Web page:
Thinkers and Feelers
Like all of us I assume, Owen knows that some people are thinkers while others are feelers. We all tend to lean in one direction. Either proclivity has its own perils: “Where light [knowledge] leaves the affections behind, it ends in formality or atheism; and where affections outrun light, they sink in the bog of superstition” (Glory of Christ, 401).
And yet, what Owen writes next may surprise some of us—it certainly did me: “But where things go not into these excesses, it is better that our affections exceed our light from the defect of our understandings, than that our light exceed our affections from the corruption of our wills” (Glory of Christ, 401, emphasis mine).
Did you catch that?
While Owen wants people to grasp biblical truth and value theological precision, if you’re going to fall off one side of the fence, opt for lively affections over a dead, lifeless orthodoxy. Owen wants people to feel the truth deeply.
Owen on Spiritual Health
Spiritual health, for Owen, therefore, is “when our light of the knowledge of the glory of God in Christ doth answer the means of it which we enjoy, and when our affections unto Christ do hold proportion unto that light” (Glory of Christ, 401). Translation: Spiritual health is when there is an alignment between head knowledge and heart ravishment. Our affections, loves, and delight, should be in proportion to the glory and beauty of what we’re reading and meditating on in Scripture.
Here, as always, Christ is our example: “The pattern which we ought to continually bear in our eyes, whereunto our affections ought to be conformed, is Jesus Christ and the affections of his holy soul” (Grace and Duty, 468).
What does this mean for us? It means we need to pray.
First, pray that your affections would be in proportion to the beauty and wonder of God’s truth. Let us not be content to simply read and hear that God is good. Let us also pray to “taste and see that the Lord is good” (Psalm 34:8). With Paul, let us pray to know and experience the love of Christ that surpasses knowledge (Eph. 3:19). Owen prods us: “[B]e not contented to have right notions of the love of Christ in your minds, unless you can attain a gracious taste of it in your hearts” (Glory of Christ, 338).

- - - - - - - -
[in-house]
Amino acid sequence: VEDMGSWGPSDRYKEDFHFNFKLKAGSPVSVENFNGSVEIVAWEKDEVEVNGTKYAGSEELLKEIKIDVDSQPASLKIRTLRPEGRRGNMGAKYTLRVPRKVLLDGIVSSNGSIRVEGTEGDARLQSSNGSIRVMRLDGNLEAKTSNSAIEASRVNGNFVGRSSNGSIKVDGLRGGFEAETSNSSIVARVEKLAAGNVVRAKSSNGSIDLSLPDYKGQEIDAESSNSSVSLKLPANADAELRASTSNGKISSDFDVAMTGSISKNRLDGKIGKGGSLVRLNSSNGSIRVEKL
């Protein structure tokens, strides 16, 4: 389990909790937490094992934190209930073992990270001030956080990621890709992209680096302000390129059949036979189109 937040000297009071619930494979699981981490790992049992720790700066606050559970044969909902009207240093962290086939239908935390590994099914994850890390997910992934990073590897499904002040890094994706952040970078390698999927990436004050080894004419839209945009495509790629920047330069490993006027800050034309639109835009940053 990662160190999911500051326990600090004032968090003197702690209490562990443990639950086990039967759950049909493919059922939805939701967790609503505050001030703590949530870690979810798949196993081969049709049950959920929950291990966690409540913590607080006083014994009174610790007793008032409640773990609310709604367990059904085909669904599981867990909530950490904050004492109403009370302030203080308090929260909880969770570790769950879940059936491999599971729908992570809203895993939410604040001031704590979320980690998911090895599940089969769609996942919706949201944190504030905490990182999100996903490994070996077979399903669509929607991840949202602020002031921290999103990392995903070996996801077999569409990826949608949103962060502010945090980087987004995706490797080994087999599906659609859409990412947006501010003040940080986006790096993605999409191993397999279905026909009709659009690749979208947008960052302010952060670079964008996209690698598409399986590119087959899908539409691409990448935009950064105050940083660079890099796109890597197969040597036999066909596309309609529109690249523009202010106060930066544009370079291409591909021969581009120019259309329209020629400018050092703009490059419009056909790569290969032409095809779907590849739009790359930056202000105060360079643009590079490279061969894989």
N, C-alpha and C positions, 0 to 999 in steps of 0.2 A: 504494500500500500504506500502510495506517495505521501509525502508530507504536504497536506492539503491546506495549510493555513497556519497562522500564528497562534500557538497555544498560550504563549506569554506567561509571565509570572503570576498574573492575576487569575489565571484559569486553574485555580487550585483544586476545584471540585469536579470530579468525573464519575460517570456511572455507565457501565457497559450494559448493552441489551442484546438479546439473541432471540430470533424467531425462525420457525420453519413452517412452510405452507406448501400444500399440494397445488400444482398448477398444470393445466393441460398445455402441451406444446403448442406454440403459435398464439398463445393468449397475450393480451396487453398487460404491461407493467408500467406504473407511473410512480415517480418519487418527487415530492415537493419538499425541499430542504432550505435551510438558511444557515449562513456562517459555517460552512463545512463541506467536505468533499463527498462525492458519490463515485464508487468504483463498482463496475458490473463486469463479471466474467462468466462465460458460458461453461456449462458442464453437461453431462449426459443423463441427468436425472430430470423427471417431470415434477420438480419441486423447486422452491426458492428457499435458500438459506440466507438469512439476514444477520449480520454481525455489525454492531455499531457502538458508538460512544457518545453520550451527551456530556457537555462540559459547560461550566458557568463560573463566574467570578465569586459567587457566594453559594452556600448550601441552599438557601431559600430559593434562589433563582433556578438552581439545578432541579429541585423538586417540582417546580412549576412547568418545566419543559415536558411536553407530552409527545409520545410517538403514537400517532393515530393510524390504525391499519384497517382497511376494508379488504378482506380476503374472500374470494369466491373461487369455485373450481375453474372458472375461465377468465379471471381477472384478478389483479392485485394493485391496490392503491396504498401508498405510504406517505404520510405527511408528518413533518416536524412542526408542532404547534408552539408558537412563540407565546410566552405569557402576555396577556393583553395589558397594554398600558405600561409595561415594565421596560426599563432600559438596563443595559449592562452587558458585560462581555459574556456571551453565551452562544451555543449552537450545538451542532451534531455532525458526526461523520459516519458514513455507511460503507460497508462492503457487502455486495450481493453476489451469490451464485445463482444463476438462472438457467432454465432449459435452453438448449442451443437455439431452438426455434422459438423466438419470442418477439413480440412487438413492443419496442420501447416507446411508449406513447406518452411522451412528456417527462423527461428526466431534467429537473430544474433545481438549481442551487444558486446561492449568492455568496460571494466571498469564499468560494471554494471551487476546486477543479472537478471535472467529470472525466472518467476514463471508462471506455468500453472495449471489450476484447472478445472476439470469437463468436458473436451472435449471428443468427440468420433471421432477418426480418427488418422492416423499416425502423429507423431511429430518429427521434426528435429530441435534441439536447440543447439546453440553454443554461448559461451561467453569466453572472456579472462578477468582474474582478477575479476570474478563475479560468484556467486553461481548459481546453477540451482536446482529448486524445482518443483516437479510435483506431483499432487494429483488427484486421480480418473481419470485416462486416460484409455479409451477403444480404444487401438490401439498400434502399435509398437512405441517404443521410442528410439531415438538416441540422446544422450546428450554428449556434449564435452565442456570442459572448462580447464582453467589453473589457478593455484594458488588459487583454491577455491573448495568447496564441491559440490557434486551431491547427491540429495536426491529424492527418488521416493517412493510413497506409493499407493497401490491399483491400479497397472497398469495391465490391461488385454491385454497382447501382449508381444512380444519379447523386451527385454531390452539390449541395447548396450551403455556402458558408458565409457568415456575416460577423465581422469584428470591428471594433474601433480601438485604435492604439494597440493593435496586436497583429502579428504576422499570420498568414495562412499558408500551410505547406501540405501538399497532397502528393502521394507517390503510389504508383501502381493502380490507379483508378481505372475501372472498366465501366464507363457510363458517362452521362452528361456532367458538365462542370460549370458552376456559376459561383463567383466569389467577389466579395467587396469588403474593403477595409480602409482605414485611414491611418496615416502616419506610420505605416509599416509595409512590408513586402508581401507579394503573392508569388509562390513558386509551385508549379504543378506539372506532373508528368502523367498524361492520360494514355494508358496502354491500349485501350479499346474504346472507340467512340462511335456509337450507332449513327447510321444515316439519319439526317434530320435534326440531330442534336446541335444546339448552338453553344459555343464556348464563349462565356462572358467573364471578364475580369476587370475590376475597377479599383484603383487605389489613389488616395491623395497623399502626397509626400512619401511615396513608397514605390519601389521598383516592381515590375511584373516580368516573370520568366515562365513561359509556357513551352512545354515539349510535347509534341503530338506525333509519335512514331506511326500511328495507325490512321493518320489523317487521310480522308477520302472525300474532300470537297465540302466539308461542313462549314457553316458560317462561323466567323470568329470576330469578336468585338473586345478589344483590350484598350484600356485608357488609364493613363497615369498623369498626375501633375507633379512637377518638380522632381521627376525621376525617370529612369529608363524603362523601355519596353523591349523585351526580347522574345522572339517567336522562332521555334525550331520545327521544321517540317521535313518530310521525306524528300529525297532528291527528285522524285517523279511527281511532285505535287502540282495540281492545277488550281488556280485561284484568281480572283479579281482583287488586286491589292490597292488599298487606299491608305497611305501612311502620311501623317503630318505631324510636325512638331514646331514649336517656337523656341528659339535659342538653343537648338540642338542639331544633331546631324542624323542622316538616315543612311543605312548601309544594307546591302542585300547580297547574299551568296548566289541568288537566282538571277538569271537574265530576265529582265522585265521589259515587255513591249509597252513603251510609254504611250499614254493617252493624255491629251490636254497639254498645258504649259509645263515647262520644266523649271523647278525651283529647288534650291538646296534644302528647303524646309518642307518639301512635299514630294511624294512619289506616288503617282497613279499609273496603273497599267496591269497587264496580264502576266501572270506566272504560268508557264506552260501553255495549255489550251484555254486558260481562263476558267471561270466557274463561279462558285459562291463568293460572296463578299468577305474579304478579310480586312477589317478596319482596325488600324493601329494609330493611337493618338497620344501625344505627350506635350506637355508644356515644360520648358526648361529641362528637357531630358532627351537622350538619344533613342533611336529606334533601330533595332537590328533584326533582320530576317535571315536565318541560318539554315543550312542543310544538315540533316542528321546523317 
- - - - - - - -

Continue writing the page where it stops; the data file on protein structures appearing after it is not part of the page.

Second, pray that you would be satisfied in God. We sin when we try to satisfy eternal longings with temporal pleasures. It doesn’t work. Our prayer must be that God would give us a joy and delight in him that triumphs over all other lesser joys.
With Owen, I want to be able to say:
Herein would I live;–herein would I die;–hereon would I dwell in my thoughts and affections, to the withering and consumption of all painted beauties of this world, unto the crucifying all things here below, until they become unto me a dead and deformed thing, no way meet for affectionate embraces (Glory of Christ, 291).
I love how the Puritans—and Owen especially—combine rigorous thinking with heart-warming piety. They were never content with bare information transfer; they were not satisfied with abstract concepts left unapplied. Instead, they eagerly sought to apply the gospel to every mundane moment, joyful circumstance, and harsh providence.